Butterfield commented on the average faculty salary data that she had gotten from the NEA Journal. She presented it as an information item [Attachment B] because there had been some discussion of UTC faculty establishing a collective bargaining agreement. The table shows average faculty salaries in public institutions by discipline, rank and bargaining status.

Butterfield is going to distribute some information about TIAA/CREF cashability and transferability that Thor Hall has organized. The information details how to approach our legislators to appeal for their support in this matter.

The Budget and Economic Status Committee recommended (and Butterfield moved) the following:

If the State budget recommendations for higher education for 1991-1992 are minimal, that UTC administration focus on staff and faculty salaries.

Weisbaker seconded. It carried unanimously by voice vote.

Chancellor Fred Obear reported that it appears that, in addition to the 3% budget impoundment we experienced last Fall, there likely will be an additional 5% impoundment that we have to accommodate this fiscal year.

Women's Committee

Rene Cox brought forward information on the proposed survey for students on the subject of sexual harassment. That information and the survey form are in Attachment C.

President Campa asked whether the results could be released from last year's survey of faculty and staff on the same subject. Both Cox and Chancellor Obear said they would okay the release of those results. Cox suggested waiting until the results of the student survey are complete and release both together.

In response to some concerns about confidentiality, David Brodsky assured the Council that he would be the only person to see the completed survey forms and that they would be destroyed after the data is extracted.

Carney moved that Council endorse the survey provided that a cover sheet be attached that gives a definition of sexual harassment and assures the students that the individual response sheets will be confidential. Someone seconded.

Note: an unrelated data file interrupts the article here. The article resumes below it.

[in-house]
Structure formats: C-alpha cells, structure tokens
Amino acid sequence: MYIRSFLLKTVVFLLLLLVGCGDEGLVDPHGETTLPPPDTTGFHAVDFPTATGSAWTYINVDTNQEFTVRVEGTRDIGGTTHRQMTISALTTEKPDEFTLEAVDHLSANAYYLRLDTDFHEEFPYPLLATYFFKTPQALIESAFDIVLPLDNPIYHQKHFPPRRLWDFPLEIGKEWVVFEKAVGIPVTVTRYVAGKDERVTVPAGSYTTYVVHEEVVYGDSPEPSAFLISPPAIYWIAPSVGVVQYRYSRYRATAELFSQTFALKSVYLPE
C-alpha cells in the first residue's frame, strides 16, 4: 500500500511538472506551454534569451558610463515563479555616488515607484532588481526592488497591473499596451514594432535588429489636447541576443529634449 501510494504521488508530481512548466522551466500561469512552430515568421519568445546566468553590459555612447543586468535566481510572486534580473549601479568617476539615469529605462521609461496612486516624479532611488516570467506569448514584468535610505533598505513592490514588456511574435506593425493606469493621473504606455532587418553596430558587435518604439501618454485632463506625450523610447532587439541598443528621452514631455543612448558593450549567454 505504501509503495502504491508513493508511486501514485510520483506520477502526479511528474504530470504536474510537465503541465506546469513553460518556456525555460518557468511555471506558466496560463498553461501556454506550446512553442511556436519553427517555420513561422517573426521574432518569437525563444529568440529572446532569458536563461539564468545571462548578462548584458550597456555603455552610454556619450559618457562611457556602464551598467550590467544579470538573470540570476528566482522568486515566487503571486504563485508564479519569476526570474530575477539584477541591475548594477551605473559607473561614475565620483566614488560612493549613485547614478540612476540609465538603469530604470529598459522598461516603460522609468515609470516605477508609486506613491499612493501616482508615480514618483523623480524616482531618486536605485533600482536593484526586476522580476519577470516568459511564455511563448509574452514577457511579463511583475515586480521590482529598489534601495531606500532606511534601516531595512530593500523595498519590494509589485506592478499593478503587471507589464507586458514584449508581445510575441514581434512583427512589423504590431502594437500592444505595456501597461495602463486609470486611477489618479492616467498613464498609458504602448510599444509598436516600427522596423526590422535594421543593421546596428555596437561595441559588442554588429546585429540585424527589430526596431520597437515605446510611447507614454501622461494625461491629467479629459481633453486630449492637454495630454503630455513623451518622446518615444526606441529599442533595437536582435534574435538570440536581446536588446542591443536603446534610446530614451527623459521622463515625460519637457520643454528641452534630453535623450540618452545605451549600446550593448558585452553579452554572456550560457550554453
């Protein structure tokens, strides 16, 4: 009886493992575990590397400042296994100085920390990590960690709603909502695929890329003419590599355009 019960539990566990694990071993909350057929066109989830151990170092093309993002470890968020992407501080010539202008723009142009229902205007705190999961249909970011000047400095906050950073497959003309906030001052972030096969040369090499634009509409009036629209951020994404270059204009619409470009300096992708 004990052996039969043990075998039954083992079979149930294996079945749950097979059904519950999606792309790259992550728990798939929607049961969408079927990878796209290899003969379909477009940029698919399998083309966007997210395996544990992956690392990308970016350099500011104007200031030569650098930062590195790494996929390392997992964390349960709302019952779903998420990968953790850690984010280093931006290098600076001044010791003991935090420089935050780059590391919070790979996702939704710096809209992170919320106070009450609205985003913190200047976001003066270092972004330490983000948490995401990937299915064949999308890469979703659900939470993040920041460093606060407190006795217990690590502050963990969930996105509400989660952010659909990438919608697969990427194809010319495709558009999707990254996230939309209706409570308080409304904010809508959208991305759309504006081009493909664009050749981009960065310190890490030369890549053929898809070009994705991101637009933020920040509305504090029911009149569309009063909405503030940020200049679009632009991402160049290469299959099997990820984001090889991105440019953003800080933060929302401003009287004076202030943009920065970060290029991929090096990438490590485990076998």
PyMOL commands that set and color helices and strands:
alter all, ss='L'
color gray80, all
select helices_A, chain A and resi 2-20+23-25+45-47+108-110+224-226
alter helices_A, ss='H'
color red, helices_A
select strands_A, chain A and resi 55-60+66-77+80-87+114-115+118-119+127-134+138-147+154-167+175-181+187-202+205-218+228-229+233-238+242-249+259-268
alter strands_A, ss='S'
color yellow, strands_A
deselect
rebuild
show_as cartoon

Hiestand asked if there was a presumption that there is a problem at UTC with sexual harassment. Cox responded that she feels there is a problem based on her personal experience and what she has heard from some students. Brodsky said that the committee has no axe to grind, that they simply wanted to get information beyond anecdotal evidence.

The motion carried by voice vote with one abstention.

Executive Committee Report

President Campa distributed copies of a resolution from the UTK Faculty Senate. The resolution and its accompanying memo of transmittal were supportive of reform in the state tax system. These are in Attachment D.
Carney moved, Rock Wilson seconded, that the Budget and Economic Status Committee draft a similar resolution for Council's consideration at the next meeting. Shawen said he didn't think we had the right to address a matter that was essentially a political matter and not an educational matter. The motion carried by voice vote with one vote opposed.

Member Concerns

Zivney reported that three colleagues have expressed concerns to him in the past week on the issue of Faculty Council taking action tentatively on matters that require correction or clarification. Examples of this were the specific Economics course required in the Education curriculum, the Mathematics course in the Physical Therapy curriculum and absence of feedback on facilities concerns mentioned at Council meetings.

Wiley mentioned a concern about the intense clustering of mid-term exams around a certain date. He believes it is a result of the mid-term grade policy and it is bringing a hardship on a number of students.

On a related matter, Shawen asked if there was a way to reduce the labor required by the instructor to prepare mid-term grade reports.

Butterfield mentioned the two bills in the legislature which will provide for waiver of out-of-state tuition for students from North Georgia. Chancellor Obear gave us the numbers of the two bills, Senate Bill 246, sponsored by Ward Crutchfield, and House Bill 915, sponsored by Brenda Turner. He recommended that if we write our legislator(s), that we should send a copy to the governor.

Facilities Concerns

None.

Adjournment

The meeting adjourned after a motion by several members.


Respectfully submitted,

Jim Henry